You can prepare your home for winter by completing a few easy tasks. These tips and tricks for how to winterize a house will help you correct small problems to ensure no issues pop up over the long winter ahead.
1. Caulk Drafty Windows
Look for gaps or cracked caulk along window trim and trim joints. Scrape away caulk that has deteriorated between the window frame and trim with a putty knife. Clean the area and apply fresh layer. You can caulk on the outside or inside wherever you see broken caulk or detect air leaks.
2. Adjust Chilly Squeaky Doors
Tightening the hinges with a screwdriver will help realign the door and reduce drafty gaps. If air leaks persist, install new weatherstripping. To stop a hinge from squeaking, tap each hinge pin out with a screwdriver and hammer and apply lithium grease.
3. Perform Gutter Maintenance
Clean debris from your gutters and spray them out with a hose. While you’re doing that, take the opportunity to replace broken or loose gutter hangers. Installing gutter guards now will greatly reduce the need to clean them in the future.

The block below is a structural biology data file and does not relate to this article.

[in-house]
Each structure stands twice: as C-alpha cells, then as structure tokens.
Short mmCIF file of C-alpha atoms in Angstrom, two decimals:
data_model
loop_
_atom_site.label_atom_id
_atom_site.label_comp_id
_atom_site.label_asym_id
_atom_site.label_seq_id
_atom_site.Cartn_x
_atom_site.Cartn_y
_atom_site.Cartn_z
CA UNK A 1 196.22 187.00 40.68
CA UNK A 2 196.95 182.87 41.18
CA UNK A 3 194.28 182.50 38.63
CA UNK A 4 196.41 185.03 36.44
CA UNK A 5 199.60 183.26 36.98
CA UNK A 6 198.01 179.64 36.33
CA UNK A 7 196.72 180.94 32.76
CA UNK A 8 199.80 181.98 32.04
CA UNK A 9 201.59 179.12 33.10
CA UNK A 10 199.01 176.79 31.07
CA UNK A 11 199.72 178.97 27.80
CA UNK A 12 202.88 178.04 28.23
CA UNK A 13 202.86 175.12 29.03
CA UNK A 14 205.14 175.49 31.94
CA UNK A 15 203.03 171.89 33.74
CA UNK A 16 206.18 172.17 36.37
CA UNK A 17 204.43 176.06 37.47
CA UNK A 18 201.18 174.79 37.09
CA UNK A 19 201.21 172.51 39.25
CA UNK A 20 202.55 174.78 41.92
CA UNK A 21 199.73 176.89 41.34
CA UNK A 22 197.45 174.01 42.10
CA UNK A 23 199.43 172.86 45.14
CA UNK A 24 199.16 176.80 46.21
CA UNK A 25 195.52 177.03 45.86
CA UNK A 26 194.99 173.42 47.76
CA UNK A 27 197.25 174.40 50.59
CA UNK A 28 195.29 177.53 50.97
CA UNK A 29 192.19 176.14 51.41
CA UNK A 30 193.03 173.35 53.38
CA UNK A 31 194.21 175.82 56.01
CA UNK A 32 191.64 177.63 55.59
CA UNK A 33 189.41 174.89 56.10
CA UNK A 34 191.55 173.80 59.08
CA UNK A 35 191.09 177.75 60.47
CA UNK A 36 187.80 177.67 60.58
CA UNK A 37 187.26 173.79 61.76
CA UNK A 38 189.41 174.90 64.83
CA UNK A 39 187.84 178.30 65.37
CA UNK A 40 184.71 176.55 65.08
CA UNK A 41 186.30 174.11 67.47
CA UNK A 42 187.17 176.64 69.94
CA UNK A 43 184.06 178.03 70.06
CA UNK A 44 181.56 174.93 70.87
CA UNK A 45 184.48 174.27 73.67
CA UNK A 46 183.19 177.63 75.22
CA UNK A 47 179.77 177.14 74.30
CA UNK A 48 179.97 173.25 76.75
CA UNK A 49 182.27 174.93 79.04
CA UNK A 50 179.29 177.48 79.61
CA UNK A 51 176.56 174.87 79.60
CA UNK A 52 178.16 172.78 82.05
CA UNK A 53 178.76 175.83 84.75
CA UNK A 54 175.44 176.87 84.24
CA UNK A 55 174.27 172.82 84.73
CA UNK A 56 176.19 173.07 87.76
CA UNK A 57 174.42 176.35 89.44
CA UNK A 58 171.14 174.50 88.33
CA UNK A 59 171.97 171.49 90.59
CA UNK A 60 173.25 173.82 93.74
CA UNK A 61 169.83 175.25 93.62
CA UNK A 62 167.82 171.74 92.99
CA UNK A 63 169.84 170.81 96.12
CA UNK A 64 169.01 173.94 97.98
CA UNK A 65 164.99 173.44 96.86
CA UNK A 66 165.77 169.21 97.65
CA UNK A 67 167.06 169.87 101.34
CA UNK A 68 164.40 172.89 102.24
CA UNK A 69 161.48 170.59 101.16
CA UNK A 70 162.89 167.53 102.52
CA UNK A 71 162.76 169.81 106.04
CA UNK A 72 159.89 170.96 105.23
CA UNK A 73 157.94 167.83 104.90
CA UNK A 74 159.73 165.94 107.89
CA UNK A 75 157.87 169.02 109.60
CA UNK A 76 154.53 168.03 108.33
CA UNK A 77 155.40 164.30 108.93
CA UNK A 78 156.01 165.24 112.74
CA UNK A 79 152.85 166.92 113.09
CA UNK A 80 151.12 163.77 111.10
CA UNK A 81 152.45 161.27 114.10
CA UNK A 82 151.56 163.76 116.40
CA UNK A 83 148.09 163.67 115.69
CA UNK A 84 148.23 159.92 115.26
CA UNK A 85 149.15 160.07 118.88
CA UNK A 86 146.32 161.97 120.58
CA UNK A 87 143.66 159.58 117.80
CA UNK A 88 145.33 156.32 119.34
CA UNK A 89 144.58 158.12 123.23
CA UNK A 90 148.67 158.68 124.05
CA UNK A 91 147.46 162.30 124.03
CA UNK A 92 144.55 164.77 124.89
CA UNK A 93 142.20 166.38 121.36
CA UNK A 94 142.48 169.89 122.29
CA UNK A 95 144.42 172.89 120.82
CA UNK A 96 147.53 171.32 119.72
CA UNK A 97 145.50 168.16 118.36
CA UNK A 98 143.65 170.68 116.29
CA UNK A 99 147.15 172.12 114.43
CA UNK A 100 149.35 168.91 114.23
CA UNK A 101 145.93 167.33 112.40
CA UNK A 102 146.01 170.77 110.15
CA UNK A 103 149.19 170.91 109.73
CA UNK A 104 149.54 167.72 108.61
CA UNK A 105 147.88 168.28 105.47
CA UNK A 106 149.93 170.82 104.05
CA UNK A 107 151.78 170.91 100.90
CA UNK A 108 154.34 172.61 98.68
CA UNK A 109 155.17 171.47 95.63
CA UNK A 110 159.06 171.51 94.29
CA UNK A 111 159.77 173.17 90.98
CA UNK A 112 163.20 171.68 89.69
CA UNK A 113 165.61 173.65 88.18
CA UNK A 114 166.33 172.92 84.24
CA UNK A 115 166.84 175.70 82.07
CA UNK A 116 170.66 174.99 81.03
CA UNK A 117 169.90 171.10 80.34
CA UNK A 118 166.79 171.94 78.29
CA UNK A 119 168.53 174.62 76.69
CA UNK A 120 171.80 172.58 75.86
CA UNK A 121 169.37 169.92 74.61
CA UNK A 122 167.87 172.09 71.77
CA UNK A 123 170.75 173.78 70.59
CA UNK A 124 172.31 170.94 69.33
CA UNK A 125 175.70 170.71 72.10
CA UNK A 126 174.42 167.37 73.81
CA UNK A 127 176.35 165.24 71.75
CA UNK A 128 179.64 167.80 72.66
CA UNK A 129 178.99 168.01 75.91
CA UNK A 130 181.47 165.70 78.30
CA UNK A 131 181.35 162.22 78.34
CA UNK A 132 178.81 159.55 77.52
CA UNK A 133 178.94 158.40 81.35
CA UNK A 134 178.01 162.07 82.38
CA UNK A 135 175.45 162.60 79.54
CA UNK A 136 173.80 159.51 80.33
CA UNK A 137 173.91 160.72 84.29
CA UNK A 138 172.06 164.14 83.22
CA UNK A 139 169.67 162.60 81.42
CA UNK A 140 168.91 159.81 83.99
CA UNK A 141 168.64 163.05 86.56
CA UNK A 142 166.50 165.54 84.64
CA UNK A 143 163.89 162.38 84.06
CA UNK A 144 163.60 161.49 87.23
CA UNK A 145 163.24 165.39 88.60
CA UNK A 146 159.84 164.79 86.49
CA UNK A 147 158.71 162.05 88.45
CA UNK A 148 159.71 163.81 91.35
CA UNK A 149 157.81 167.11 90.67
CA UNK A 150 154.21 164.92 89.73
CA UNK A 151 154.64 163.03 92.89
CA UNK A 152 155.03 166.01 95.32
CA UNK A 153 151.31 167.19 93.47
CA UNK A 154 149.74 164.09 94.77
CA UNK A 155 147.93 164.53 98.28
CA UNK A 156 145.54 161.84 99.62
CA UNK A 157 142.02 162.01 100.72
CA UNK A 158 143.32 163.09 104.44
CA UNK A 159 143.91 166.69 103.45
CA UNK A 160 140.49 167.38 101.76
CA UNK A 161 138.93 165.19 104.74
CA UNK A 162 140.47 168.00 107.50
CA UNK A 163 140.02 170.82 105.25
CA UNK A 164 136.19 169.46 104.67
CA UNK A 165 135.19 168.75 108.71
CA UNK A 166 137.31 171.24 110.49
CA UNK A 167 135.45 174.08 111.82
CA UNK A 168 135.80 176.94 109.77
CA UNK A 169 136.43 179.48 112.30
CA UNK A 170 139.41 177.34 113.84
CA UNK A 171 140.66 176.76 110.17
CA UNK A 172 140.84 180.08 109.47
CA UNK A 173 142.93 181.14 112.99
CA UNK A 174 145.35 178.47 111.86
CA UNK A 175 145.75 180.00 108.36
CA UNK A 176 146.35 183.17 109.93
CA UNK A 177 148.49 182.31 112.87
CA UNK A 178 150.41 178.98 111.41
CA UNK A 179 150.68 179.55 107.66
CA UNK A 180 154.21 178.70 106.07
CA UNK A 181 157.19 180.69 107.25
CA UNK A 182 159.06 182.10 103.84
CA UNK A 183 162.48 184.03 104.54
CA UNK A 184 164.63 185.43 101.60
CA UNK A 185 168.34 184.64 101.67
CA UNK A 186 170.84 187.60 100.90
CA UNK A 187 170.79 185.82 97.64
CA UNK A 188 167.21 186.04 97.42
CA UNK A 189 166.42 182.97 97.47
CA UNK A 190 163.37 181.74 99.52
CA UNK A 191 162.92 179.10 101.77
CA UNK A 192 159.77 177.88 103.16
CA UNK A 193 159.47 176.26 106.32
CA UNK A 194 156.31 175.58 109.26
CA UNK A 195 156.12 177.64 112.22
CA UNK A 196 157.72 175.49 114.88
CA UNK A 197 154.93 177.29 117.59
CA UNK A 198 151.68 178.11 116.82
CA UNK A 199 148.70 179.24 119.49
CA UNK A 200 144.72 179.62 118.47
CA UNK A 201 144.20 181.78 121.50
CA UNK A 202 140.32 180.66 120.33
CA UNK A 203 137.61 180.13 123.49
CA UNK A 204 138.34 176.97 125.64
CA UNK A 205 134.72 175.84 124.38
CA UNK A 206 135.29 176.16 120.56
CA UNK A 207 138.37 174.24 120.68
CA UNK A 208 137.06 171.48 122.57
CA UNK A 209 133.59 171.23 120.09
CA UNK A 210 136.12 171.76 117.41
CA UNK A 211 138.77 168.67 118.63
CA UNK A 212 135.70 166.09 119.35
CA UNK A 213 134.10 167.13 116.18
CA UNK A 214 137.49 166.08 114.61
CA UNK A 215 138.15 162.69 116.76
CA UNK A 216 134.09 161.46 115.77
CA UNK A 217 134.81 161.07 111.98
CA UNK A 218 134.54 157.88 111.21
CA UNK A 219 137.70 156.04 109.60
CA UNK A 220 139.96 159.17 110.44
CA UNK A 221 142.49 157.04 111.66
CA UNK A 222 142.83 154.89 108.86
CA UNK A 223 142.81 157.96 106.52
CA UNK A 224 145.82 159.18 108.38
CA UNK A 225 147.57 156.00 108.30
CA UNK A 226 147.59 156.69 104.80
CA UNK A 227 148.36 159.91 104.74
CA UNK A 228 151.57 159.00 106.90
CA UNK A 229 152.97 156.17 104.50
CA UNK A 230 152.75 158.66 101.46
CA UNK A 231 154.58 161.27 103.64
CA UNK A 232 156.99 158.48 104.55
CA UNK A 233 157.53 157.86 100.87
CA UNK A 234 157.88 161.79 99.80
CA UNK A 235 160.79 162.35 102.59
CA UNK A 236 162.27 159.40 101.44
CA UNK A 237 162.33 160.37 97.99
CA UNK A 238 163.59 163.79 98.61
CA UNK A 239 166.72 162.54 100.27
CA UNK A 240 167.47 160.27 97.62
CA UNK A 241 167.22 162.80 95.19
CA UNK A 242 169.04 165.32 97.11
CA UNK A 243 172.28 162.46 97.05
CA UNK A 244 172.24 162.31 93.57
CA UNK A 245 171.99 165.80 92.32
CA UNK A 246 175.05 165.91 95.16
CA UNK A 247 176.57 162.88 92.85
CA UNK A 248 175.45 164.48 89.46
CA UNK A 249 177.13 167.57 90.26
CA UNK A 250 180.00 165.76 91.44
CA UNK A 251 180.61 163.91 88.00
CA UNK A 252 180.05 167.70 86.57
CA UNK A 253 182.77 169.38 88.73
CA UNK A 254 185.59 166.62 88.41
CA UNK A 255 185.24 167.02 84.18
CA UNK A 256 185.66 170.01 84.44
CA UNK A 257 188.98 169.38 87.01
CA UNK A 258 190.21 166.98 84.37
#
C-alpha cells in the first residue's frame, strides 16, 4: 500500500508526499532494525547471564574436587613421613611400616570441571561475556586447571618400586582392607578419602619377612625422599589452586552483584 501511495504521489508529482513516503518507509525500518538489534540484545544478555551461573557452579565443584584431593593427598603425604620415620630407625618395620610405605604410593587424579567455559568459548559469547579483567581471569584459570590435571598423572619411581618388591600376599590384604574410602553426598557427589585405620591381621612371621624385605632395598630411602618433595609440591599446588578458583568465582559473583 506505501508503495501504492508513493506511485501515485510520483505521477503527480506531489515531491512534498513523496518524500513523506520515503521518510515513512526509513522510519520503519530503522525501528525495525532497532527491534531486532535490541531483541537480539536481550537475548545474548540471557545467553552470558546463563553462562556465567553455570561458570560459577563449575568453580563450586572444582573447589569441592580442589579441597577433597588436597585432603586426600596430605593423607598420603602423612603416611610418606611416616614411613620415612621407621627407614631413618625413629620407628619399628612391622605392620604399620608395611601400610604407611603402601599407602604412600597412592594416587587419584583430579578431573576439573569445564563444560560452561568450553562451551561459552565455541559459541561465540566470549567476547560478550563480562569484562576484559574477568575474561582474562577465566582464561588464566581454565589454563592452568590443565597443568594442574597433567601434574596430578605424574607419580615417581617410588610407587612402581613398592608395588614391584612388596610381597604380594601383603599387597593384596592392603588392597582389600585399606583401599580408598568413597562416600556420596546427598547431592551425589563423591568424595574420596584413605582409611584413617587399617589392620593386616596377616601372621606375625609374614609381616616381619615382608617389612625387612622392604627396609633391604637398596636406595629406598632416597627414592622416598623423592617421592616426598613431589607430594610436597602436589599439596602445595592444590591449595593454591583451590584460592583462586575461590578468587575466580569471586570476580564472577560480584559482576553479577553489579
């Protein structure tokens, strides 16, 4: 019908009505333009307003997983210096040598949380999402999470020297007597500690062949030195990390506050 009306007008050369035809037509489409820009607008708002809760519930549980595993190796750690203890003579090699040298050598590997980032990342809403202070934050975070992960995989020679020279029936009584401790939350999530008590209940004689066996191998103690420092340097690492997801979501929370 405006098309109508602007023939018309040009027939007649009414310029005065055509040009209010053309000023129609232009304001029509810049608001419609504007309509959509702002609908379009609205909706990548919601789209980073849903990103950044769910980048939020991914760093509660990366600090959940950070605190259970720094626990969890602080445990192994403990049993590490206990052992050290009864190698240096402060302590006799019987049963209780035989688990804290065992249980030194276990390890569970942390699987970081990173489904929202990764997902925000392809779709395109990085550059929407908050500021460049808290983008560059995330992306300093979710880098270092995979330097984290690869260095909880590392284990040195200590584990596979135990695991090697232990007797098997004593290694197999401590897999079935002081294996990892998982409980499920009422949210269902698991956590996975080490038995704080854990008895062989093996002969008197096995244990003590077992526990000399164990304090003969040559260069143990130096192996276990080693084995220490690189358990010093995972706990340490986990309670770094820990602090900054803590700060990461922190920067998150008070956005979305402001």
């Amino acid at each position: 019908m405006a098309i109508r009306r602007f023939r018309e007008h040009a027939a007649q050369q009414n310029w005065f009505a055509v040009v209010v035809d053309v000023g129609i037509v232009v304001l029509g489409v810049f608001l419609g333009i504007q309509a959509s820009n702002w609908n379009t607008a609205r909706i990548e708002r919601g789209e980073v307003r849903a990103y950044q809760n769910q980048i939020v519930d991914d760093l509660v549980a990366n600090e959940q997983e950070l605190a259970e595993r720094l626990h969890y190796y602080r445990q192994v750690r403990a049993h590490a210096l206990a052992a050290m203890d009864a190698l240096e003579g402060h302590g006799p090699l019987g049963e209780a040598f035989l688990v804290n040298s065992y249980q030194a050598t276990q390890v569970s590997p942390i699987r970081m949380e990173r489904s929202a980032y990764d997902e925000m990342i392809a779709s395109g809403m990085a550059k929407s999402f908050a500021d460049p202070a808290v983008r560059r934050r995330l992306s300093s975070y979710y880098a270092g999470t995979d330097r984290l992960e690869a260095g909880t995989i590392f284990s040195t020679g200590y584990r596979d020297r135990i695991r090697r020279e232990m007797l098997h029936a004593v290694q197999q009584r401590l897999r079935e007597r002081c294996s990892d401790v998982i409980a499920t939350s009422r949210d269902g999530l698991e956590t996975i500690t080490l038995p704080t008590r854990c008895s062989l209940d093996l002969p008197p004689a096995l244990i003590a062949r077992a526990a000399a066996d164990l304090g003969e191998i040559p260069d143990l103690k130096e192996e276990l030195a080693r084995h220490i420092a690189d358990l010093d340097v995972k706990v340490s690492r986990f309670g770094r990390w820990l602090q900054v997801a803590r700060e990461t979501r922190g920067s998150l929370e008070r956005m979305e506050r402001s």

4. Look for Siding Damage
Loose vinyl siding pieces can often be popped back into place. Use caulk to fill in any small holes that you find to prevent water or ice penetration.
5. Inspect Roof for Loose Shingles
You should scan your roof every season to ensure heavy winds haven’t caused any shingles to come loose. A homeowner who’s comfortable working on the roof can often fix loose shingles with some nails and roofing cement, or you can call PJ Fitzpatrick for help!
6. Winterize Exterior Hose Faucets
You’ll need to detach garden hoses, drain them, and put them away to prevent freezing and cracking. Older homes might have faucets unable to withstand freezing temperatures as well. For those particular faucets, disconnect the water from the inside. Close the interior valve and open the exterior faucet. You should see a bleeding cap just above the interior valve. Unscrew the cap to release the last bit of water from the pipe.
7. Check Insulation
A quick look in your attic will tell you whether you have adequate insulation or not. Fiberglass or loose cellulose insulation should cover ceiling joists. If you only have minimal insulation, installing more is an affordable improvement that will reduce heat loss and energy bills.